Looking Abroad For Inspiration and Not Trusting Rich People
Listening to twee pop from South America and feeling nostalgic about the 90’s was not how I planned on spending a sick and tired Monday night. Yet, there I found myself, eyes glued on yet another screen, soaking up sounds from a far away place and digging into information about a scene I never knew existed.
It started out when I saw an Instagram post about a rerelease of a record by South American disco pioneer Junior Mendes by Bandcamp (that website is an international treasure). Since Instagram doesn’t allow hyperlinks in posts, I navigated over to the Bandcamp site to do a search for the record. As often happens with the internet, I saw a piece that distracted me from my original search and got sucked down a rabbit hole. The piece was a Bandcamp Daily feature about Gatitx Discos, a South American noise pop record label that just released a compilation showcasing their artists. The artists hail from Chile, Peru and Argentina and draw heavily on early 1990’s British and US indie pop for inspiration. The music on Gatitx Records sounds intentionally very different than the cumbia and reggaeton stuff that you typically hear coming out of that part of the world. The first track to which the article calls your attention is a song called “Husker Dü” by the band Peruvian band Gatxs Monteses.
“We don’t want to talk about ideology, but I don’t trust rich people,” says one of the members of Gatxs Monteses via email. “Rich people have control of music, they play music as a hobby or [to get] attention…[we want to] make the music real, nothing more.”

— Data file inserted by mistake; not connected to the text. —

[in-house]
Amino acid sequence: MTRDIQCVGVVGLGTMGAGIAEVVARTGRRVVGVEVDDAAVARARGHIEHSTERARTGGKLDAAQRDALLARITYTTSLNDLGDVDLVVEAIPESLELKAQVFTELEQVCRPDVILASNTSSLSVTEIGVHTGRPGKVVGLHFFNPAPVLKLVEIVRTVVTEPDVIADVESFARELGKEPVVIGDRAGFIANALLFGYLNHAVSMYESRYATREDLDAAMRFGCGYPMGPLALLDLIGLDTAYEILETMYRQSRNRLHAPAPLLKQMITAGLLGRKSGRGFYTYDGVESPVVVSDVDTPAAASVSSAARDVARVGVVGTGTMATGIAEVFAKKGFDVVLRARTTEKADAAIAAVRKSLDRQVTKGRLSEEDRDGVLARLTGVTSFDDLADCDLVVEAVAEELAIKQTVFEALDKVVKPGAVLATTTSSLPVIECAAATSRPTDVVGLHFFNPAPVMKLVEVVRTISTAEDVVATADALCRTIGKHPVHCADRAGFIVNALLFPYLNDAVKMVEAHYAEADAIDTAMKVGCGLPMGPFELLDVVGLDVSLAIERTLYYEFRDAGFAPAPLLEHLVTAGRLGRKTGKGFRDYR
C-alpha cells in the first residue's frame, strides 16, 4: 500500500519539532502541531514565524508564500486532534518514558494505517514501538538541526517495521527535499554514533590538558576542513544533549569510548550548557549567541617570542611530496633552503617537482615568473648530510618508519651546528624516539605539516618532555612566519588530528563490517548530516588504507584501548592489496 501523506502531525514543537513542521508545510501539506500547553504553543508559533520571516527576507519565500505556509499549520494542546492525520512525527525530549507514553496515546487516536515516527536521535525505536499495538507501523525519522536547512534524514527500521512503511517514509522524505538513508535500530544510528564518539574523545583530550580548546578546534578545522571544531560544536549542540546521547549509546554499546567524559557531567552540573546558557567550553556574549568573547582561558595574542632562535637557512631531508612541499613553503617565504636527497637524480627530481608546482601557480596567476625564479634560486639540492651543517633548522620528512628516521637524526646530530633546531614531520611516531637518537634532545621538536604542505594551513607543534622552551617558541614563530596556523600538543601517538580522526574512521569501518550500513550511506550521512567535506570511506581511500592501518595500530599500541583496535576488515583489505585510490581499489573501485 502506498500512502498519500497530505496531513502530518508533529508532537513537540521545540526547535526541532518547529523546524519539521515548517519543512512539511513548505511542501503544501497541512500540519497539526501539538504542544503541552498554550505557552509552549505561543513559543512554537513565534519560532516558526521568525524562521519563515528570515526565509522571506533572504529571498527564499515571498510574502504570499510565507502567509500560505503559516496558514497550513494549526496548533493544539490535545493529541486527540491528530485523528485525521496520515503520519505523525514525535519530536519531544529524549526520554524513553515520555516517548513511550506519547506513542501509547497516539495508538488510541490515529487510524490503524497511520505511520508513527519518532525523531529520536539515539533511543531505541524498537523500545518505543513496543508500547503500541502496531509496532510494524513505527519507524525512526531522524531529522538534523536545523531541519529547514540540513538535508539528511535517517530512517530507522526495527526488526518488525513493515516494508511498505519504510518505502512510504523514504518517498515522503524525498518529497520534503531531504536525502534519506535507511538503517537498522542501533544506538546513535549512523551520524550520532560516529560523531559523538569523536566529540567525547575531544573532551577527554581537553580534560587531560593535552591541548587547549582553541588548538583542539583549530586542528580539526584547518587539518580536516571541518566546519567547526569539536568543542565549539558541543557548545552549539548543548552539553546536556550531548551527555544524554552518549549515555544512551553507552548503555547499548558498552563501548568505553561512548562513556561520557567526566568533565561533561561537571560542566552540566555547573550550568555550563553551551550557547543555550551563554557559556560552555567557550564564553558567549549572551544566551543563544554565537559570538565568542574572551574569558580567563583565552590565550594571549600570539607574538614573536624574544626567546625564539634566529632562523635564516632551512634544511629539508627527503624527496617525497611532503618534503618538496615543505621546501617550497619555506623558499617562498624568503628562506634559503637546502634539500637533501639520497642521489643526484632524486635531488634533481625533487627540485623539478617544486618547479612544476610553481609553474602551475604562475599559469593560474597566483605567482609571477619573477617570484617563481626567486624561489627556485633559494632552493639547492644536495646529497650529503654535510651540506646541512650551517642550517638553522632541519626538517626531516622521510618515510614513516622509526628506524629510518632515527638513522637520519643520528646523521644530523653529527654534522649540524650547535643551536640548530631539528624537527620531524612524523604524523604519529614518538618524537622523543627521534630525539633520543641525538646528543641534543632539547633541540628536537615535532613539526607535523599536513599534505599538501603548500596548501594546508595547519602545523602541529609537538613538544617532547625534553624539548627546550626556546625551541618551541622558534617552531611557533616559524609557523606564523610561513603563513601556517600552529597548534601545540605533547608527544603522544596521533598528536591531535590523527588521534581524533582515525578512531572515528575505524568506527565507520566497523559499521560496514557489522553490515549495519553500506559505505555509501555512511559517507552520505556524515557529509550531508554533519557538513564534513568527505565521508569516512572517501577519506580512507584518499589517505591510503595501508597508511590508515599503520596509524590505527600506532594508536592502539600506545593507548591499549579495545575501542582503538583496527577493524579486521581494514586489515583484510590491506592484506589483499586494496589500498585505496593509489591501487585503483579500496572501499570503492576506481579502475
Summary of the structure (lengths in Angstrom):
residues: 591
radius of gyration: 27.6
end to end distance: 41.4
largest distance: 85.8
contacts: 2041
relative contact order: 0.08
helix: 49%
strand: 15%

This attitude helps to explain the garagey feel of the music. All of the tracks from Gatitx Disco that I sampled had a distinctly lo-fi feel that took me back to my late high school and early college days listening to bands on labels like K Records, Sub Pop, Merge Records and Matador Records. It felt refreshing, because even indie music tends to have such a polished sound these days.
I knew that I should have turned off my iPad and rested, but I kept clicking to sample the next band. I wanted to hear how accurate the blurbs about the bands were in their comparisons to the luminaries of an earlier age of indie pop. It turns out that they didn’t stray far from the mark. For example, take a listen to “Perfect Date” from Kawaiimaster420. You are sure to pick up on the J. Mascis guitars. If you are anything like me, It should make you feel the urge to put Green Mind on the turntable.
The Argentinian band Ice Cream Ü effectively channels Superchunk in their track “Patio” from the full length Un Espacio Entre Portales.
The track “Paracaidistas” by Jardinería del Mar sounds like something from early K Records and features nice call and response boy/girl vocals.
If you are looking for something different and maybe a trip down memory lane, checkout the article and the bands featured. Most of the full-lengths that I listened to were name your price, so they represent a great opportunity to get into the sounds the kids to the south of us are making.
Also, the Junior Mendes record that Bandcamp was promoting was nowhere to be found on their site. This is the way that the internet works.